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Saturday, April 20, 2024
The Observer

Week 4 Notre Dame football grades: Defense has work to do up front

The first quarter of the 2023 season really couldn't have gotten off to a better start for the Notre Dame defense. The Irish allowed a combined six points in their first two games, then picked off 2021 ACC passing leader Brennan Armstrong three times and allowed just seven second-half points to their first Power Five opponent of the year.

But last week's Ohio State primer offered some concerning signs. The Irish did clean things up mid-game, allowing only a field goal in the final two quarters, but games against lesser foes like Central Michigan are more about the process than the result. While getting to 4-0 is what matters, what happened on that journey will help shape this weekend’s highly-anticipated clash with Ohio State.

Defensive Line

The Irish have been able to generate pressure at a good rate this season, although they haven't necessarily gotten the results to show for it. Graduate student Javontae Jean-Baptiste continues to be an impact player ahead of a matchup with his former team. He led the Irish with three quarterback hurries, one of which forced a third-down incompletion.

However, the two sacks and forced fumbles the Irish produced didn't come from their defensive line. Notre Dame has also failed to recover any of the seven fumbles they've forced all season. Sophomore Joshua Burnham also took a roughing the passer penalty that accounted for the second-longest play of Central Michigan's opening touchdown drive. Senior Rylie Mills took another that would've cost the Irish points if not for a missed 36-yard field goal.

The Chippewas finished with 3.9 yards per carry, a higher figure than the Irish would have liked. With a strong Ohio State ground game coming into town, the Irish will need to take a step forward next week.

Weekly Grade: C; Overall Grade: C+


The absence of graduate student JD Bertrand due to a concussion was certainly noticeable. Fellow graduate students Jack Kiser and Marist Liufau stepped up in his absence, with Kiser leading the defense with 10 tackles and forcing a fumble.

However, sophomore Jaylen Sneed failed to make an impact in a bigger role. Missed tackles were an unfortunate recurring theme, especially in the first half. This unit deserves its fair share of blame for the Chippewas' success on the ground last week, although they made some big plays as well. The big three of Bertrand, Kiser and Liufau can shoulder enough of the load against Ohio State. But at some point this season, the Irish will need someone else to step up.

Weekly Grade: B-; Season Grade: A-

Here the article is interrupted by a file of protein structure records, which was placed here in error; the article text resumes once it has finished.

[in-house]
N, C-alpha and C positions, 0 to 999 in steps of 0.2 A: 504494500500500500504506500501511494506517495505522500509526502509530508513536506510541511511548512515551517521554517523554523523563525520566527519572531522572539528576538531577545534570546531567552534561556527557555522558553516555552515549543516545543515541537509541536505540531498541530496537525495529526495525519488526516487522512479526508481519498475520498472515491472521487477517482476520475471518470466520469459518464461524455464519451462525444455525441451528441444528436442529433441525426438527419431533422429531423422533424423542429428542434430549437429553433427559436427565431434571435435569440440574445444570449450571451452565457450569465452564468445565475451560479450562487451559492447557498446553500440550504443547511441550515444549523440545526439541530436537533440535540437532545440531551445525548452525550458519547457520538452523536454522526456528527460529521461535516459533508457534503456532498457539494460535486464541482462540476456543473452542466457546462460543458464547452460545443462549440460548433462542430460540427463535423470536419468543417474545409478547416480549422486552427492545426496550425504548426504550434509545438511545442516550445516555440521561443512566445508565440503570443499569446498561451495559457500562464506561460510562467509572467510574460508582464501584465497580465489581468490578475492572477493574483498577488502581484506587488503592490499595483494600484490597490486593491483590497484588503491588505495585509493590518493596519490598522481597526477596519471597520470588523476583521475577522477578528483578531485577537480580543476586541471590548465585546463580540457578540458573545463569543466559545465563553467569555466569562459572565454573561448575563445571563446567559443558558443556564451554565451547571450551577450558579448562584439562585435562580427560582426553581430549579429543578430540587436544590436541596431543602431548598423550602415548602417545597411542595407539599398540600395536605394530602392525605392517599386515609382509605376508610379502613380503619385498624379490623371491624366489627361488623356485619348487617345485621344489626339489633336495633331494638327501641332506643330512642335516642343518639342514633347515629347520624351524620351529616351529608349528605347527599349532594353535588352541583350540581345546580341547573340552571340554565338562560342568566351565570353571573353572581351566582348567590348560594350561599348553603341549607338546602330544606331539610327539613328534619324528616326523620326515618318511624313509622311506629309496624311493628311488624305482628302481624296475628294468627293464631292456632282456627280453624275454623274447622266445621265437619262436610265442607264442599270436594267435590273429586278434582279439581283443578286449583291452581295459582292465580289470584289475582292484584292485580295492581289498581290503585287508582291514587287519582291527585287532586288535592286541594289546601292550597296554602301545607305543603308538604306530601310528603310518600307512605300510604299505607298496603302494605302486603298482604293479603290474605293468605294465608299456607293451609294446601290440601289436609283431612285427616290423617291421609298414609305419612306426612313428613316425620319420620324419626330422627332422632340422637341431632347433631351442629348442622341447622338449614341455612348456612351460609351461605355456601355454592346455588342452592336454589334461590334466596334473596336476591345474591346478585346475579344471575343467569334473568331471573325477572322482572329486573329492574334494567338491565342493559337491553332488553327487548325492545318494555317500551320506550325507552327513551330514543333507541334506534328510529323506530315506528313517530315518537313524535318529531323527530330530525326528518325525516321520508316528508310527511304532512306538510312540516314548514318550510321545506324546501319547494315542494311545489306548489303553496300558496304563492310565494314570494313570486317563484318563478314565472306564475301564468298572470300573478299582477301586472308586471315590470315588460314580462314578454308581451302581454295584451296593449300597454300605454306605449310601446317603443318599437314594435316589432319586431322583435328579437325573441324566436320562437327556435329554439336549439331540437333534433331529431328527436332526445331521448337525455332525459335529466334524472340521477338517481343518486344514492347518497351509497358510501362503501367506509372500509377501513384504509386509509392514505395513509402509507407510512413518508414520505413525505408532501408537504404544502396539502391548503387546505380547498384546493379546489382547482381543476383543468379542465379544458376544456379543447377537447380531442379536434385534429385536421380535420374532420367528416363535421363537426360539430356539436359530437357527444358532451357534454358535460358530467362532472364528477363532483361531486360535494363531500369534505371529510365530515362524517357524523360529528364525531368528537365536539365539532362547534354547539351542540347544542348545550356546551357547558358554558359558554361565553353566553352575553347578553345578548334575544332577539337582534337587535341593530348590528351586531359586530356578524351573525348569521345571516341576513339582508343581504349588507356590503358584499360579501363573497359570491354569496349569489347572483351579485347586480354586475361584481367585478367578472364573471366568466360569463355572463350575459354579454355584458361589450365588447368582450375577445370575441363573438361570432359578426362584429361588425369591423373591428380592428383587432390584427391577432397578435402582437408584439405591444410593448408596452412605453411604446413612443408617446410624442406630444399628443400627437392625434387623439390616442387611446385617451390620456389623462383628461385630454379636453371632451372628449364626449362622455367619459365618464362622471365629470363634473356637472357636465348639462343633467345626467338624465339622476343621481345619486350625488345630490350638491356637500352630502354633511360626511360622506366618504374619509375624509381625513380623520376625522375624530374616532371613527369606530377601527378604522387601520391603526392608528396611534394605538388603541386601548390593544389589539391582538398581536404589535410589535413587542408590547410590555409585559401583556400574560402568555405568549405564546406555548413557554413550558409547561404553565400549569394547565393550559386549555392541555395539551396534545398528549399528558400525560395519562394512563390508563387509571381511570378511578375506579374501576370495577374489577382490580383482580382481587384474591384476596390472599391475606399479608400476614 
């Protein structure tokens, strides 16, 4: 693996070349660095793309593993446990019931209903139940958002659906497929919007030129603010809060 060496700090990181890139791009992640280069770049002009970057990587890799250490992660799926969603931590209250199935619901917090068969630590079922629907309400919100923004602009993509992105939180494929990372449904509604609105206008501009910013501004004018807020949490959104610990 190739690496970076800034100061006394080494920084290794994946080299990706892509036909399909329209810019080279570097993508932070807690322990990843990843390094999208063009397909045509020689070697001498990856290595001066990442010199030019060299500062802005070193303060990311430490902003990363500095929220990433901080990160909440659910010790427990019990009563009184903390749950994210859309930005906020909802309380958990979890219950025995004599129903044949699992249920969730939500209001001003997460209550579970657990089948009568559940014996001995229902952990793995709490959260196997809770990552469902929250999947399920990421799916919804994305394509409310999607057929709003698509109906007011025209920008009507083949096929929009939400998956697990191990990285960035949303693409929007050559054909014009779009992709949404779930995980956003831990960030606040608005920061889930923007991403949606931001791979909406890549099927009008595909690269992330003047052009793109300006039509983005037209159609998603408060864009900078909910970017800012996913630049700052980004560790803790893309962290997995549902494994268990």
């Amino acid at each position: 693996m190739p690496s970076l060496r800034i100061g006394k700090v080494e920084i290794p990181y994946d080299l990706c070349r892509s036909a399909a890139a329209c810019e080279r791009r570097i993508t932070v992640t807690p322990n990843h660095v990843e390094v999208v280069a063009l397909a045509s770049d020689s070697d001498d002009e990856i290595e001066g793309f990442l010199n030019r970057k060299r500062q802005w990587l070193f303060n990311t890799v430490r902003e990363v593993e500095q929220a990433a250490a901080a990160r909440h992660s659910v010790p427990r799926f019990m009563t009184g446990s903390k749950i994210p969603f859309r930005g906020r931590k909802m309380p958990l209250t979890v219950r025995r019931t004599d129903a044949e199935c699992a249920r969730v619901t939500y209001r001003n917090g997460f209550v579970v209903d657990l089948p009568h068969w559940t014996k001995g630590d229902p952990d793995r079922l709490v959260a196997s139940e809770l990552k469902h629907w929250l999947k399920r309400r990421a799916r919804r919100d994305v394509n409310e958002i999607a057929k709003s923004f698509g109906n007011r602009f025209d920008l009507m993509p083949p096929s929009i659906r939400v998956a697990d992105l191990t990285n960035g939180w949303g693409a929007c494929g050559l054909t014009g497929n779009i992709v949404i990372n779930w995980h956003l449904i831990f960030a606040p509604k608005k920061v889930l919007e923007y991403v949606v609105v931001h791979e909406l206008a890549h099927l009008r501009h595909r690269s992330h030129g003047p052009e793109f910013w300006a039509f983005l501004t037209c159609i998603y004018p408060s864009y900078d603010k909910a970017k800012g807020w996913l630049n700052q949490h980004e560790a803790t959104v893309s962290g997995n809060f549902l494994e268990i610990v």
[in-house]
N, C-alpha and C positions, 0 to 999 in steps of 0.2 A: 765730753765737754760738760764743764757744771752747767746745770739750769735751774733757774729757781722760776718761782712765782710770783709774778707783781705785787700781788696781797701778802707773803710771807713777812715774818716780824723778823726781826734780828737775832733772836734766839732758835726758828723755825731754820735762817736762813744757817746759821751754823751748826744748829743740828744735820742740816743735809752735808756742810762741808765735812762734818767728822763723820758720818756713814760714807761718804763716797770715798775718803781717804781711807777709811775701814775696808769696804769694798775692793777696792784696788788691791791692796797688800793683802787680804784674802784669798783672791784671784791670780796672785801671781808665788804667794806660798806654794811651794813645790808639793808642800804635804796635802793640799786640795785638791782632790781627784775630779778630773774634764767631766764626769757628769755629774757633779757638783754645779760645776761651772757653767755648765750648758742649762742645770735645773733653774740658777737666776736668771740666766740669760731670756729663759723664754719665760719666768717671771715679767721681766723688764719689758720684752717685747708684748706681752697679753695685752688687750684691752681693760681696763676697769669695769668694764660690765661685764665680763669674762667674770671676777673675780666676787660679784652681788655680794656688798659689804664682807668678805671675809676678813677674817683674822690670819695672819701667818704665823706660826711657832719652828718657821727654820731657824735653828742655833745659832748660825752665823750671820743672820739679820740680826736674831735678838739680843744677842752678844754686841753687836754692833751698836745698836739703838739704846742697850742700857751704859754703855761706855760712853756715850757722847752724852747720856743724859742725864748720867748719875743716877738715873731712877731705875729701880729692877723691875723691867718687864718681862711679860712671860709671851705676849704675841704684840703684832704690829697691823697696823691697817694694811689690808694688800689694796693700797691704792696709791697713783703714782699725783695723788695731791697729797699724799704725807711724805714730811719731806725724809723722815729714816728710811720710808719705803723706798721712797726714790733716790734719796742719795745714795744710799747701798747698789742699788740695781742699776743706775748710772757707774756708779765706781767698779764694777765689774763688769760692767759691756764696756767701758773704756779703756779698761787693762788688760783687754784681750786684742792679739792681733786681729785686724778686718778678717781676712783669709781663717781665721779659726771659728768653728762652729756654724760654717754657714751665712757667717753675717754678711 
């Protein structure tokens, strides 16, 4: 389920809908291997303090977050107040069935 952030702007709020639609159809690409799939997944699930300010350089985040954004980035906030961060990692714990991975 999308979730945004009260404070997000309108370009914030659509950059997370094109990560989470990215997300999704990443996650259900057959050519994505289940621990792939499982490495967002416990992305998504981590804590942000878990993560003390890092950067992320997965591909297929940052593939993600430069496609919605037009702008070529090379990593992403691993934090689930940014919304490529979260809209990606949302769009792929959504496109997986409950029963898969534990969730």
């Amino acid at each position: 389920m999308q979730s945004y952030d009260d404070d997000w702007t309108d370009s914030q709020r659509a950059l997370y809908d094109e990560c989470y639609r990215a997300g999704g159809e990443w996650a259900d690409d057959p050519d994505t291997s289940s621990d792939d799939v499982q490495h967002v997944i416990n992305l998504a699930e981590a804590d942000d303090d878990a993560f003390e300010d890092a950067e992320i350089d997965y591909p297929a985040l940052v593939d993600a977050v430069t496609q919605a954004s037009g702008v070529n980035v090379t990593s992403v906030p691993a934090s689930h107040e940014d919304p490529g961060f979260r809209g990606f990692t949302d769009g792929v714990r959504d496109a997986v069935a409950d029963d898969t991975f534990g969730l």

Other than one bust in coverage that resulted in a 31-yard strike, the Irish defensive backs weren't seriously challenged for the third time in four games. That isn't to say they didn't make some big plays, though. Graduate student safety Thomas Harper made the play of the game with a bone-jarring, fumble-forcing sack. Sophomore cornerback Benjamin Morrison's athletic pass breakup on a third down end zone shot prevented the Chippewas offense from gaining any momentum in the second half.

The Irish held Chippewas backup Jase Bauer to 10 of 20 passing for just 137 yards. Kyle McCord and his all-star cast of receivers will be a tougher task, though. The Irish secondary should get a boost with senior safety DJ Brown expected back from a hamstring injury. Notre Dame's secondary may be the team's deepest spot with five safeties and three or four corners the Irish can trust to hold their own. They're capable of rising to the moment against Marvin Harrison Jr. and company.

Weekly Grade: A; Season Grade: A-

Special Teams

If there's a dark horse difference-maker against the Buckeyes, it's graduate student kicker Spencer Shrader. After drilling a 54-yard field goal against NC State and drilling a 56-yarder off the upright, Shrader connected from 50 yards out to give Notre Dame a three-score lead for good. He did come up short from 59 as well, although his 56-yard try last week had more than enough leg. Last year, the Irish didn't even attempt a field goal from 50+ yards. They've already tried four this year, which could be a game-changing development.

Otherwise, it was a standard low-event game for Irish special teams. The hype of last year's punt-blocking prowess has fully died down at this point. Ohio State's kick return performance has been historically mediocre in recent years — the team hasn't returned a kick for a touchdown in over a decade. It dates back to 2014 for punts.

Weekly Grade: B+; Season Grade: A-

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